This means their home could have been short-sold by more than $800,000.
These hidden costs – the advertising (plus pay-later schemes and the risk of having a caveat lodged on your home) plus the amount by which most homes are short-sold are, by far, the greatest costs of selling homes these days.
Ask any reputable buyers’ agent and they will explain how easy it is to buy homes for less than the buyers are willing to pay.
Because most agents who act for sellers are hopeless negotiators.
The first clue to an agent who is a hopeless negotiator is one who drops their own commission the minute they are asked to do so.
If you can get an agent to give you a discount when you meet the agent, not only are you likely to be hiring one of the worst agents, but you could also probably have got a bigger discount.
Recently some sellers were given a discount rate with a “big” Melbourne auction agent The bargain rate was 1.5 per cent. But that same agent often accepts as low as 1 per cent. It’s common with auctions because there is so much less work.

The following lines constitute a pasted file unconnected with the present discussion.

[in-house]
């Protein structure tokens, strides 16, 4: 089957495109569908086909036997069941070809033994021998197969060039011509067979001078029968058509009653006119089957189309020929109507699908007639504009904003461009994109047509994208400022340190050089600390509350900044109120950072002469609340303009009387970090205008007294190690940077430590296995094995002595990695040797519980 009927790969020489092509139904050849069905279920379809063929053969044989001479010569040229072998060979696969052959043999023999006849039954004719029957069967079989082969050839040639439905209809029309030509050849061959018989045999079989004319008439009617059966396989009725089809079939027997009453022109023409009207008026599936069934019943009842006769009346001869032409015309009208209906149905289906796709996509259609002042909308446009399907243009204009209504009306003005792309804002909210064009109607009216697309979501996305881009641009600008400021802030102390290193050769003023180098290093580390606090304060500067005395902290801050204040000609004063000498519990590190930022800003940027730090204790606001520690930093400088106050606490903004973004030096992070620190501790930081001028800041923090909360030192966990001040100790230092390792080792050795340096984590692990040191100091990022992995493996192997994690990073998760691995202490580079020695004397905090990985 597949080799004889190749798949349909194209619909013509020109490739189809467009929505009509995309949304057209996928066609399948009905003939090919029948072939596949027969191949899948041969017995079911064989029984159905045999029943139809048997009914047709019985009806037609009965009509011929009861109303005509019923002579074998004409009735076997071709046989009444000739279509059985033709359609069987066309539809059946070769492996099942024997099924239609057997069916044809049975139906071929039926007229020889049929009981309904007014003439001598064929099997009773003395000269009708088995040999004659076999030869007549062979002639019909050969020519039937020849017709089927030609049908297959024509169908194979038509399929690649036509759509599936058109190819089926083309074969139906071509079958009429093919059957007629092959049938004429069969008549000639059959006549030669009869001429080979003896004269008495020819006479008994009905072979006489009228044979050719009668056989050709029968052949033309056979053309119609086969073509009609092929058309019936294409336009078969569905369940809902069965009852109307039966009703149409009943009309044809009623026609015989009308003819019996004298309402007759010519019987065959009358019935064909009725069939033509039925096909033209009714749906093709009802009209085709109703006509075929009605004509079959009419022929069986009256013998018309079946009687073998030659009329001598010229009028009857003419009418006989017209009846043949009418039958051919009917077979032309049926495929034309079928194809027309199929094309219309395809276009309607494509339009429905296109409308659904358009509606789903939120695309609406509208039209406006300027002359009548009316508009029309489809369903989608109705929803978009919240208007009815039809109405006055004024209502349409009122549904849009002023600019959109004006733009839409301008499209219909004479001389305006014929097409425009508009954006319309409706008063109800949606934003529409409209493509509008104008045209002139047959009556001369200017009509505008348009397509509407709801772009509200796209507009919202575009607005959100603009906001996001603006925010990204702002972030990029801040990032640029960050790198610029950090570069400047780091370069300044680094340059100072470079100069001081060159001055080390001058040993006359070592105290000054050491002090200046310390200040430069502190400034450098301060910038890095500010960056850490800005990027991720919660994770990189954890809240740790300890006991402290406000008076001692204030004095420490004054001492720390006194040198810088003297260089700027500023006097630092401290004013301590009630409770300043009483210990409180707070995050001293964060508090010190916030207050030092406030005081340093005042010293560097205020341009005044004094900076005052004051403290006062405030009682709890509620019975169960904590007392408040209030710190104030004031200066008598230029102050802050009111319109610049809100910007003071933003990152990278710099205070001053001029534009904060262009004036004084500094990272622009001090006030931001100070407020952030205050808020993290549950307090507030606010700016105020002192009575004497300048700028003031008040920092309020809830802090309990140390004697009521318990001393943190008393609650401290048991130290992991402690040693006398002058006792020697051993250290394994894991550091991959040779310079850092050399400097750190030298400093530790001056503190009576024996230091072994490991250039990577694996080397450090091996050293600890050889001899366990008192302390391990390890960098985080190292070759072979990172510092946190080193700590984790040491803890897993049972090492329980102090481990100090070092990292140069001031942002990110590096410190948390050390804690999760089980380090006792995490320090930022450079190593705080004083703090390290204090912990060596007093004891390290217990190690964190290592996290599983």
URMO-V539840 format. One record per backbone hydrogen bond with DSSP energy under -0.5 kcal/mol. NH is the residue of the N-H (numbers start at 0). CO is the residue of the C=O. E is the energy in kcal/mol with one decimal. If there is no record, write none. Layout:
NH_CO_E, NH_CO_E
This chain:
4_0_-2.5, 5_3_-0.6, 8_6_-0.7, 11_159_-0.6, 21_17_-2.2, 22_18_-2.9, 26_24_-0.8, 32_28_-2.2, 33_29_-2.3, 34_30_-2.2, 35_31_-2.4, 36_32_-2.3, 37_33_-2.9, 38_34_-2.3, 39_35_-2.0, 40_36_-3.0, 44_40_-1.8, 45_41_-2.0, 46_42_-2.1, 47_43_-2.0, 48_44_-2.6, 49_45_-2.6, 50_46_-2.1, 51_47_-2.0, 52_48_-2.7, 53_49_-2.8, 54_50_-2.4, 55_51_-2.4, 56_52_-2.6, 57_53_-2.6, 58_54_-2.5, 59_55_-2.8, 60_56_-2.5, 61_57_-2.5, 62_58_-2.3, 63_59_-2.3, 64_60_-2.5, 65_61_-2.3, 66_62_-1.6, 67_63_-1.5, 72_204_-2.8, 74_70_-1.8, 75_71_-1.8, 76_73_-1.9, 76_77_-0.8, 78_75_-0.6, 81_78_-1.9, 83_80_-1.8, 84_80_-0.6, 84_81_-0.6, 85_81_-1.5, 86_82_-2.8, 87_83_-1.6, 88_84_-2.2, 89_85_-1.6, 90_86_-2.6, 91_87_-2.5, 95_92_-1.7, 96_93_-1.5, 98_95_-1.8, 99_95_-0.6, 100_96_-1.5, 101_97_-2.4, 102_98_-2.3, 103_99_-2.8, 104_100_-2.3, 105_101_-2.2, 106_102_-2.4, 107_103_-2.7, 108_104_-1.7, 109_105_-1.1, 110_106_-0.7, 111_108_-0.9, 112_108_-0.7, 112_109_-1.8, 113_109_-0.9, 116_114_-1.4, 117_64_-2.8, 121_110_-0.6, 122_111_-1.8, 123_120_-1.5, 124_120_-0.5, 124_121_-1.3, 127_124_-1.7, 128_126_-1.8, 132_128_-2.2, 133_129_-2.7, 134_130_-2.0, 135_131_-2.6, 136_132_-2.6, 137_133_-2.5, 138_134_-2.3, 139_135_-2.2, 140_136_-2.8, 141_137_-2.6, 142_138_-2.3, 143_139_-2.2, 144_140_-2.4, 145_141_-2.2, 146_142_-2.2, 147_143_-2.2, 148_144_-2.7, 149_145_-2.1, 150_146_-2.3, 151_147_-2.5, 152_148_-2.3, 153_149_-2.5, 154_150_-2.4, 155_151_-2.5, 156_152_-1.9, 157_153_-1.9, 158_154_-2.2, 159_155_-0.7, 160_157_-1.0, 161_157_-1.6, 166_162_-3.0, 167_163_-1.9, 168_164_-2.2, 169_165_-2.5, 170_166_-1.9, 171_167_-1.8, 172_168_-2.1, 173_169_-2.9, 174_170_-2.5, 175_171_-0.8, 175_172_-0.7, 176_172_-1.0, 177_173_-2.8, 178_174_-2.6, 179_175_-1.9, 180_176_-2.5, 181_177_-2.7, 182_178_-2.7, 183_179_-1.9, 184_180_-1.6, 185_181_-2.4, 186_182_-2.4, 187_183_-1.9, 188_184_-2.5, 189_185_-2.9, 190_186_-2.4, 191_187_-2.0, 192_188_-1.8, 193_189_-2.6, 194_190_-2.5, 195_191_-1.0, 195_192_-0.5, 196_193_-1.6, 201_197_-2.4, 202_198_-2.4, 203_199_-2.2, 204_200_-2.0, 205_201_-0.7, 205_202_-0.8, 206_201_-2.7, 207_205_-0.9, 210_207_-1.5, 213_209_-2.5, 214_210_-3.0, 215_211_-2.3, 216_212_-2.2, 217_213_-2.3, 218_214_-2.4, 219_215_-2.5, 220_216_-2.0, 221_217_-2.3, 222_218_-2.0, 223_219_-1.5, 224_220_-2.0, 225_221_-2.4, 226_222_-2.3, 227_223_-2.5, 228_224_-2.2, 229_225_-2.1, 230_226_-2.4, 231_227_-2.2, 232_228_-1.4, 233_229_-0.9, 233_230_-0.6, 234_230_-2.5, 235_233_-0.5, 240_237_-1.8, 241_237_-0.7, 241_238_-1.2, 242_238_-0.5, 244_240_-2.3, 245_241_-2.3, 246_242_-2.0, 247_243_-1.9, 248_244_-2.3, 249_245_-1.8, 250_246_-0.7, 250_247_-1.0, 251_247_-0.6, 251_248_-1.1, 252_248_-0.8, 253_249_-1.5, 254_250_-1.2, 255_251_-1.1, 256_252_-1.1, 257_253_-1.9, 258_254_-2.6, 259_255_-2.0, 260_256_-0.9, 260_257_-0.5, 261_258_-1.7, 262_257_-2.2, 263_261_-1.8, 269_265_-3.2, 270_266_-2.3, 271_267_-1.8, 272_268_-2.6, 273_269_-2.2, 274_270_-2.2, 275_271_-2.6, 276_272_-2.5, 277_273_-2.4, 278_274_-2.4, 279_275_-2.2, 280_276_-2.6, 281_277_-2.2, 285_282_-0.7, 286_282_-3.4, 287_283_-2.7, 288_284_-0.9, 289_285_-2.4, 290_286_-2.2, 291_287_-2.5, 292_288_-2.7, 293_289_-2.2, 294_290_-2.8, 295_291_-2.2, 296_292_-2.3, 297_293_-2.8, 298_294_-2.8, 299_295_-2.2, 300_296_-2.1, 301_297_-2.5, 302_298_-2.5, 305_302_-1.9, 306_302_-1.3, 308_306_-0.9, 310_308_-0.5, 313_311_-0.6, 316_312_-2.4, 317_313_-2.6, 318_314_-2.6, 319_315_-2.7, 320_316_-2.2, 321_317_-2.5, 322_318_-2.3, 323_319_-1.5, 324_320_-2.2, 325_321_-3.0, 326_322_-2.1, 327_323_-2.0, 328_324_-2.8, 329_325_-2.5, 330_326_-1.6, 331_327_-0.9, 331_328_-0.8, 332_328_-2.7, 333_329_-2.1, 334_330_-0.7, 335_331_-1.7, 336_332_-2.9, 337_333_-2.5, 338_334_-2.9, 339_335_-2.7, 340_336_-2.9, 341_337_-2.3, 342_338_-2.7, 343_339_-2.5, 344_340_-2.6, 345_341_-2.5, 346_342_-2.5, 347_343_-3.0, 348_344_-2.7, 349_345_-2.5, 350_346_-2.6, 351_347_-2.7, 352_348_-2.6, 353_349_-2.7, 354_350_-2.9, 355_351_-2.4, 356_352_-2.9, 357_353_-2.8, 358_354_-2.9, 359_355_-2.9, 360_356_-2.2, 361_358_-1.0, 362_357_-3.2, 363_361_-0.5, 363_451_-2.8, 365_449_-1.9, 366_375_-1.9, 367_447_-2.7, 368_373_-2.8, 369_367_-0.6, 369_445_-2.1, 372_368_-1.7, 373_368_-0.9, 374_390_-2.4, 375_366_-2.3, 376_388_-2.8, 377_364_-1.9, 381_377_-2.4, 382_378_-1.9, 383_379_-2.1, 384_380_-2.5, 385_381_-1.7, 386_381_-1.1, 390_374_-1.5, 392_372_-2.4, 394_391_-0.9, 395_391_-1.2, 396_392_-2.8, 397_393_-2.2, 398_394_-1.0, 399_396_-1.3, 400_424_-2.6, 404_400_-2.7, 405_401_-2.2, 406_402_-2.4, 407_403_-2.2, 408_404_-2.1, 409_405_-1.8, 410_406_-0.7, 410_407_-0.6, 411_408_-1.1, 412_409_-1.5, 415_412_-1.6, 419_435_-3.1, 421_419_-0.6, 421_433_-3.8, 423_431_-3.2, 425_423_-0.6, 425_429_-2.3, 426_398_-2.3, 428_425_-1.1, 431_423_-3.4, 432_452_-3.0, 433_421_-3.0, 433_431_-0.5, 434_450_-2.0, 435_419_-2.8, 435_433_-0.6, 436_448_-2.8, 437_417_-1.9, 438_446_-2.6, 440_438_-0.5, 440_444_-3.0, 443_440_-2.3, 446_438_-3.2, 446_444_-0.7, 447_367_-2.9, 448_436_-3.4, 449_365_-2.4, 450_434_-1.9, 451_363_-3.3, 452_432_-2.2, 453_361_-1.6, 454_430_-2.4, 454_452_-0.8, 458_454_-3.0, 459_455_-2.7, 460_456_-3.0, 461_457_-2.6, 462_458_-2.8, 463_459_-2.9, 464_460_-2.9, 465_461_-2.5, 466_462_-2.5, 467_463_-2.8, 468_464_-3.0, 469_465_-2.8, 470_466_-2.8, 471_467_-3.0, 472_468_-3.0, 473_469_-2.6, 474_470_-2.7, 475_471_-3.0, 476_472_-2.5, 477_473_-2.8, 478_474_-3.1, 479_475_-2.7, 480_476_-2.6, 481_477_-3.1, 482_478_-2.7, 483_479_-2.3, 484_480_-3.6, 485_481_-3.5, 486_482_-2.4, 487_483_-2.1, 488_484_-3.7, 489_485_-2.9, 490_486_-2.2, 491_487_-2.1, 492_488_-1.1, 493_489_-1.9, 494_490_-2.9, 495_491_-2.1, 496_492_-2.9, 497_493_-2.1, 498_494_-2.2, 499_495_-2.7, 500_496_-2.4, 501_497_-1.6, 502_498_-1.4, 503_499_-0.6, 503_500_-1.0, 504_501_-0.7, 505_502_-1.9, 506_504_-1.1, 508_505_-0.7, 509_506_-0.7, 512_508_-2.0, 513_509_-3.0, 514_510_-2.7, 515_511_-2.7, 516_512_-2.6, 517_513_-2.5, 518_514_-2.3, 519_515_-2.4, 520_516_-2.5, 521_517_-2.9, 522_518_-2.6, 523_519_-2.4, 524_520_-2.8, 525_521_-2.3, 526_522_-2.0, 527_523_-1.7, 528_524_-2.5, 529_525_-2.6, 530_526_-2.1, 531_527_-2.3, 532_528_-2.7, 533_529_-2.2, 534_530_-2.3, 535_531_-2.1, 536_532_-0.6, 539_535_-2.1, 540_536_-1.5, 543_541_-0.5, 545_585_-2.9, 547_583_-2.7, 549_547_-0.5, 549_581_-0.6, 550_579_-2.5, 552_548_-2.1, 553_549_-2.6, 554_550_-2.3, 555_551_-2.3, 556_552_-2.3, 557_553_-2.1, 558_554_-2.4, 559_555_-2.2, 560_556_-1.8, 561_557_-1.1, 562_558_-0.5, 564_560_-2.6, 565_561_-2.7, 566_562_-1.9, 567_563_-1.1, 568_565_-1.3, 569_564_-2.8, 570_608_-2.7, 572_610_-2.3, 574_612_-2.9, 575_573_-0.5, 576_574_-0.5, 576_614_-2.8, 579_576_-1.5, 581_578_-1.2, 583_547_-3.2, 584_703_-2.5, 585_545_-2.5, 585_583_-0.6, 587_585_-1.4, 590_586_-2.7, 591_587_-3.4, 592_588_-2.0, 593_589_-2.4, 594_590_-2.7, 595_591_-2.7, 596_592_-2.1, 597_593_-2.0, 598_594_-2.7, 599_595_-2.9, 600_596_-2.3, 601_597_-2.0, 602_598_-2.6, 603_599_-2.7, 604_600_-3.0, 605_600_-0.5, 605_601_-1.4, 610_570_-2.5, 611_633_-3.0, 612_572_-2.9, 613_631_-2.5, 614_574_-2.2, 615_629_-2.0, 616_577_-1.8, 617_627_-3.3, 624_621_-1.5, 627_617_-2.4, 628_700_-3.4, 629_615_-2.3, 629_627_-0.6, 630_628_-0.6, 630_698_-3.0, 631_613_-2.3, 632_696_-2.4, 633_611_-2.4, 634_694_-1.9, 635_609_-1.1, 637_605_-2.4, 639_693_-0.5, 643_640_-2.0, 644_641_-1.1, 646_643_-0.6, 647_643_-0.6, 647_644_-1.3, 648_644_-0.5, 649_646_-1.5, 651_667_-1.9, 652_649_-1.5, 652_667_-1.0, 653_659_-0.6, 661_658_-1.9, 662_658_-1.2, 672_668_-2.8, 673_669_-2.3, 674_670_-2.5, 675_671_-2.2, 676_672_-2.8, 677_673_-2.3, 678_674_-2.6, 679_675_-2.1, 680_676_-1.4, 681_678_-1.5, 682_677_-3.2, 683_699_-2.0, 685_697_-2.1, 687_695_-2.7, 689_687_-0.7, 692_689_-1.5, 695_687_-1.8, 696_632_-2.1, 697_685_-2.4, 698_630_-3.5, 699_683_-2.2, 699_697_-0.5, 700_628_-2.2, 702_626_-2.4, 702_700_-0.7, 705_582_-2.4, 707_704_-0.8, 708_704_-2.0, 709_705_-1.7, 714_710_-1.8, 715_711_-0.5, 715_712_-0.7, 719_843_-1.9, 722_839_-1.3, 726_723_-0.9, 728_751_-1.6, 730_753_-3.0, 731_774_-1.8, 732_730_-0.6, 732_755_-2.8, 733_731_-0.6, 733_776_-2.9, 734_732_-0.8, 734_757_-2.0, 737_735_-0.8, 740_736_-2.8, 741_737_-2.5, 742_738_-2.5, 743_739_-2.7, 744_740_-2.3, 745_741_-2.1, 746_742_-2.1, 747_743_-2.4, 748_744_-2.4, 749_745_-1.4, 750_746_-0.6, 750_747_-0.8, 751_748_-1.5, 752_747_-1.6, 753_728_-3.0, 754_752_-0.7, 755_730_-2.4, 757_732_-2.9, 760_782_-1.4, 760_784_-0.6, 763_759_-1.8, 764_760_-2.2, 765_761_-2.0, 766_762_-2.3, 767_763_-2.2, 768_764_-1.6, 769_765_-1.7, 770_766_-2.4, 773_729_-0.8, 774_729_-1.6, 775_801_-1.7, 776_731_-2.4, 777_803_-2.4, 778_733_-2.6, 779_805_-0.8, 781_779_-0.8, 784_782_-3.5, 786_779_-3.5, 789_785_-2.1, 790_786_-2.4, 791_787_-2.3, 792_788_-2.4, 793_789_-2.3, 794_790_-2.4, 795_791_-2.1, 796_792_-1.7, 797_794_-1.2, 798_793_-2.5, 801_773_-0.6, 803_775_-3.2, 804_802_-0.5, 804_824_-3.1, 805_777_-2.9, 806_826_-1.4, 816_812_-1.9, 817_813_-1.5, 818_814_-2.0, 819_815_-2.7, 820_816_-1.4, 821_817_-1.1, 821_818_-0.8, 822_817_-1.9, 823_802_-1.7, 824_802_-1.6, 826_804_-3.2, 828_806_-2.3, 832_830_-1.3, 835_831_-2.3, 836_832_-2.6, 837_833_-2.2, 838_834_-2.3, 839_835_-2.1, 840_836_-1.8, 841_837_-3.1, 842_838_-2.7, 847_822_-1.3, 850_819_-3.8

Auctions are known as the “lazy way to sell.” Agents don’t have to do the work of qualifying buyers. They just hold three or four ‘open inspections’ and then turn up on auction day.
In Sydney’s Eastern Suburbs, some agents will charge as low as 0.5 per cent for auctions. Yes, and they short-sell homes by hundreds of thousands of dollars.
Agents who charge cheap commission are not hard to find.
Agents who sell your home for the highest price are effectively the cheapest agents. And these are the agents who are worth taking the time to find.
Better to spend a couple of weeks searching for the right agent than several weeks stuck with the wrong agent
Let’s leave you with that question again that you should ask: Do you want an agent who charges the lowest commission or one who gets you the highest price?